What is ChatGPT? AI and Search Perspectives

What is ChatGPT? AI and Search Perspectives

What is ChatGPT

First in a Three-Part Blog Series on Conversational Search

In this blog, we want to pursue the questions around what ChatGPT is, and how it might impact the search engine and search application space.  This blog will be the first in a three-part series, with the subsequent blogs exploring GPT-3, the deep learning model that ChatGPT is based on, and the topic of Large Language Models, of which GPT-3 is just one of many.

If you are following the AI / chatbot / natural language processing space, it’s impossible to ignore the hype and public interest in ChatGPT in the last few months. In fact, the Google Keyword planner tool is projecting a 3-month volume of over 823,000 searches per month, with an off-the-charts growth rate (literally).

Obviously, a lot has contributed to this hype, not the least of which is that OpenAI, the creator of ChatGPT, made the tool publicly available, and over a million people registered in the first month to play with the AI-driven interactive chat tool.

What is ChatGPT?

Basically, ChatGPT is a chatbot on steroids. But for a more complete and succinct definition, I will defer to Wikipedia:

ChatGPT (Generative Pre-trained Transformer) is a chatbot launched by OpenAI in November 2022. It is built on top of OpenAI’s GPT-3 family of large language models, and is fine-tuned with both supervised and reinforcement learning techniques.

The technology came along when consumers (and developers) had started to become rather jaded with the supposed flop of the initial “chatbot revolution.” In their first iteration, chatbots were supposed to take over the world by 2020.  Or at the very least, improve customer service by automating certain tasks and taking some of the load off for human customer service representatives.

You could argue that some original chatbots achieved the latter goal, but they still fell short of the hype. The problem is that, despite a plethora of development tools, good chatbots still required significant thoughtful design and engineering.  Developers had to outline (guess?) certain “intents” from users, and then script a set of responses to help customers accomplish a certain task.  The problems came when customers would go “off script” and either not use the expected language in their queries, or submit a query for which there was no programmed response.  But hey, Murphy’s Law or Chaos Theory should have predicted that users would go off-script more than not.

After being exposed to chatbots everywhere, customer could easily spot when they were interacting with a chatbot.  And bad interactions often led to frustration and, ultimately, a negative feeling towards a company or brand.  If you have had a bad chatbot experience, you can relive it in this article on funniest chatbot fails.

And yet, even when chatbots failed, something was going on.

People were getting mad at the chatbots and behaving as if there was intelligence on the other end (albeit terribly simple or flawed).  This expectation or desire for truly human-like conversational AI has roots from over 50 years ago.

  • In 1964, Joseph Wezeinbaum of MIT’s Artificial Intelligence Laboratory created ELIZA, an early chatbot that emulated a Rogerian psychotherapist who asks patients opening questions and then followed up with more open questions that include the patient’s earlier responses. ELIZA is primitive by today’s standards, but it still fooled a lot of people. You can still chat with ELIZA yourself and see what you think.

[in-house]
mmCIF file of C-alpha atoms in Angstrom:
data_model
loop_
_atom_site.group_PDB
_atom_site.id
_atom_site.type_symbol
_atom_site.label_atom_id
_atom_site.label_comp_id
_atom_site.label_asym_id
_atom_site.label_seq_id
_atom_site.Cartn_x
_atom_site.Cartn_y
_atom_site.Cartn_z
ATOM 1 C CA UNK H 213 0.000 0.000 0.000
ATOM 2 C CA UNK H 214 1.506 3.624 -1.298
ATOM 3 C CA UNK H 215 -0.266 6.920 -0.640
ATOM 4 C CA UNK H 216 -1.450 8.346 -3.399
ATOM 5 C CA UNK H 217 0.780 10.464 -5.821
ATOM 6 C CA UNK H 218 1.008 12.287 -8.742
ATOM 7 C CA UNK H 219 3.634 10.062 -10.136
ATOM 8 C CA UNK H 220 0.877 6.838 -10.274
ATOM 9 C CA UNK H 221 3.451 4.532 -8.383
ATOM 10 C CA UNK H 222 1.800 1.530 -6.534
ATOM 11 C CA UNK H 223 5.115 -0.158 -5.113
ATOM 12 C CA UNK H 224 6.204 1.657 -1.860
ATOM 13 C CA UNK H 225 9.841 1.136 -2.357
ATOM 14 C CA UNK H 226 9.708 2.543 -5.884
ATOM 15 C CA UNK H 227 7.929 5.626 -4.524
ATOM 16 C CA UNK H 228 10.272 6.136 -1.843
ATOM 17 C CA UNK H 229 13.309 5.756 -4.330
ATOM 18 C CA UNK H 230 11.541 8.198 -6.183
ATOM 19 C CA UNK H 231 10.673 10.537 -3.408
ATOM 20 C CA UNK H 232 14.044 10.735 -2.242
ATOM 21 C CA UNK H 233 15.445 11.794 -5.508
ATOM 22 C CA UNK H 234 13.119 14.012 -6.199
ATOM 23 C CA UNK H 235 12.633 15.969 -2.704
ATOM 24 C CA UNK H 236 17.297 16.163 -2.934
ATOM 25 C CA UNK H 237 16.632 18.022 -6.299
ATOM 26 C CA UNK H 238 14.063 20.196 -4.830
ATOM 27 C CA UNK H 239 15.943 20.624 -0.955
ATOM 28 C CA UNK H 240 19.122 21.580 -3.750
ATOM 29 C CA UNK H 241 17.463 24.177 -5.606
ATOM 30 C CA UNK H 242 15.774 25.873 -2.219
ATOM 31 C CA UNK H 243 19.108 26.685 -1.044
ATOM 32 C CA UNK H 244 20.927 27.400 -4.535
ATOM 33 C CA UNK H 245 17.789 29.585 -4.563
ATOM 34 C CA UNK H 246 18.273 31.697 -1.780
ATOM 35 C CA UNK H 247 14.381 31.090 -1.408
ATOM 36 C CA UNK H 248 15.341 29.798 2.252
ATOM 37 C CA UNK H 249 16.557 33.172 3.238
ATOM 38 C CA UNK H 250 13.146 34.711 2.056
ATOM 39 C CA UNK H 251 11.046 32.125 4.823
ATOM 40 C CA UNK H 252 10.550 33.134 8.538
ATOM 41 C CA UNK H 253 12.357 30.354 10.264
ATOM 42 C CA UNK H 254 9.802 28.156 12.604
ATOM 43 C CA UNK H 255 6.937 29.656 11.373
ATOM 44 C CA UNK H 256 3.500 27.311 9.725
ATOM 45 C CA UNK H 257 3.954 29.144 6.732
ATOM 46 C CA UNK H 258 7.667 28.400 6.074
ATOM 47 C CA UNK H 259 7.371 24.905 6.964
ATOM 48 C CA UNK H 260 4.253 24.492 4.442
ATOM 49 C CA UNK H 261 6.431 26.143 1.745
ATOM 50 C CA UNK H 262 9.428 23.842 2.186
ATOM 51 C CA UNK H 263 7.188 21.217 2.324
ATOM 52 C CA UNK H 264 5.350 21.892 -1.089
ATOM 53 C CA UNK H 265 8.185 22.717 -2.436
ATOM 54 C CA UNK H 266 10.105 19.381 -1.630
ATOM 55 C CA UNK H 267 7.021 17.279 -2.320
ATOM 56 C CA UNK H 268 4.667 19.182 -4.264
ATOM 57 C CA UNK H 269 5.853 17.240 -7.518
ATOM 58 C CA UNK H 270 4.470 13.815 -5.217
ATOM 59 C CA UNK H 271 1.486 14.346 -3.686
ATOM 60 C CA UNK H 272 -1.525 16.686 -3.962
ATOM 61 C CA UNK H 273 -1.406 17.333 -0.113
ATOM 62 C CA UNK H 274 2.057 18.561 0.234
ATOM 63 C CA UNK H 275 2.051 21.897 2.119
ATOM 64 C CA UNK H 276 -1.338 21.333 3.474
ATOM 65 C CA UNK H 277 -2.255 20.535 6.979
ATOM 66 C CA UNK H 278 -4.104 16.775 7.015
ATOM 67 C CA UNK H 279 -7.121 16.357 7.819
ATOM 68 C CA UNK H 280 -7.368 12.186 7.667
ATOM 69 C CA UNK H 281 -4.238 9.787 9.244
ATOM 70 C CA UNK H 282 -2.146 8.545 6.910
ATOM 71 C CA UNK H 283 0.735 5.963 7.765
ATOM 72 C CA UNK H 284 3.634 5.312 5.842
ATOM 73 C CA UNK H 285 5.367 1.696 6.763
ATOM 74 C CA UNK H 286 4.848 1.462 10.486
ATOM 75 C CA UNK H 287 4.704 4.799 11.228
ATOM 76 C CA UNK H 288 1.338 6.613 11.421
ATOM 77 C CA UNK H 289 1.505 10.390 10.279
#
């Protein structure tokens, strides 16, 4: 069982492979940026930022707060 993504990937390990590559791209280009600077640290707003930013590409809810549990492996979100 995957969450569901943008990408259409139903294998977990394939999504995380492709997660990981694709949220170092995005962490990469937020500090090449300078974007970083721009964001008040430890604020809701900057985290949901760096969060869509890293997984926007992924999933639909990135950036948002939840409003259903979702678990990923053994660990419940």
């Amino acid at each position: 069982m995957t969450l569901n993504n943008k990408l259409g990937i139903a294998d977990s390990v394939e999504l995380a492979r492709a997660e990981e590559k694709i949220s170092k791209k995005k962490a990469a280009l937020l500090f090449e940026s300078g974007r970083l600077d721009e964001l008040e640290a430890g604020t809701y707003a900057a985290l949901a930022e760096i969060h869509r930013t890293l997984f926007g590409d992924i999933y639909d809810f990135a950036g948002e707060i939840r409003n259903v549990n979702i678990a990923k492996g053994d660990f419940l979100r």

• Similarly, in the film 2001: A Space Odyssey, which came out in 1968, we saw the famous interactions between the human astronaut, Dr. Dave Bowman, and HAL 9000, the super-AI that could converse like a human, operate a spacecraft, and also become schizophrenic and murderous.

The AI hype has had its ups and downs over the past several decades.  But the pace of change has accelerated almost exponentially in the last five years.  So perhaps the hype around ChatGPT is not so surprising since, with respect to conversational AI and machine intelligence, we are all wondering “are we there yet?”

The “Wow Factor” Behind ChatGPT

While AI has been heading up a steep hype curve for the last several years, a key milestone occurred with the launch of the ChatGPT prototype on November 30, 2022. 

To understand the buzz around ChatGPT, you have to realize that this was all part of OpenAI’s broad marketing plan for its AI-based services. While many of the more than one million subscribers in the first month were developers, no doubt many tech journalists and media sources were alerted as well.

OpenAI did a masterful job with the simple interface and the launch, getting the attention of even less technical, mass-media journalists. ChatGPT quickly garnered attention because:

  • The interface is natural and conversational, allowing for follow-up questions and dialog
  • It provides detailed responses and articulate answers across many domains of knowledge
  • Its responses are virtually indistinguishable from human responses
  • The responses are quick, with little lag time (subject to OpenAI’s computational resources)

We’ll include a list of related articles at the end of this blog with details, but the breadth and depth of examples of interactions with ChatGPT were, at the same time, remarkable, surprising, humorous, and maybe a little bit unnerving.

People discovered that you could ask ChatGPT to do a wide variety of things, including:

  • Write an article or blog – here’s an example of a blog on ChatGPT, written by ChatGPT
  • Create an original joke – “Why hasn’t Apple created any foldable smart phones yet?” – “Because they can’t figure out how to fold their prices” – OK, original but not funny
  • Explain a complex concept – “Explain wormholes to me like I am 5”
  • Solve tricky math problems, step-by-step – “John can mow a lawn in 30 mins. Joe mows a lawn in 45 minutes. How long does it take them to mow one lawn together?”
  • Write in almost any genre, or language – “Write me a rap song about Elon Musk, in German”
  • Write, debug, and explain code – in multiple languages like PHP, or JavaScript
  • Act like a chat companion – “Hi, I am bored. Tell me a joke about cats and dogs…”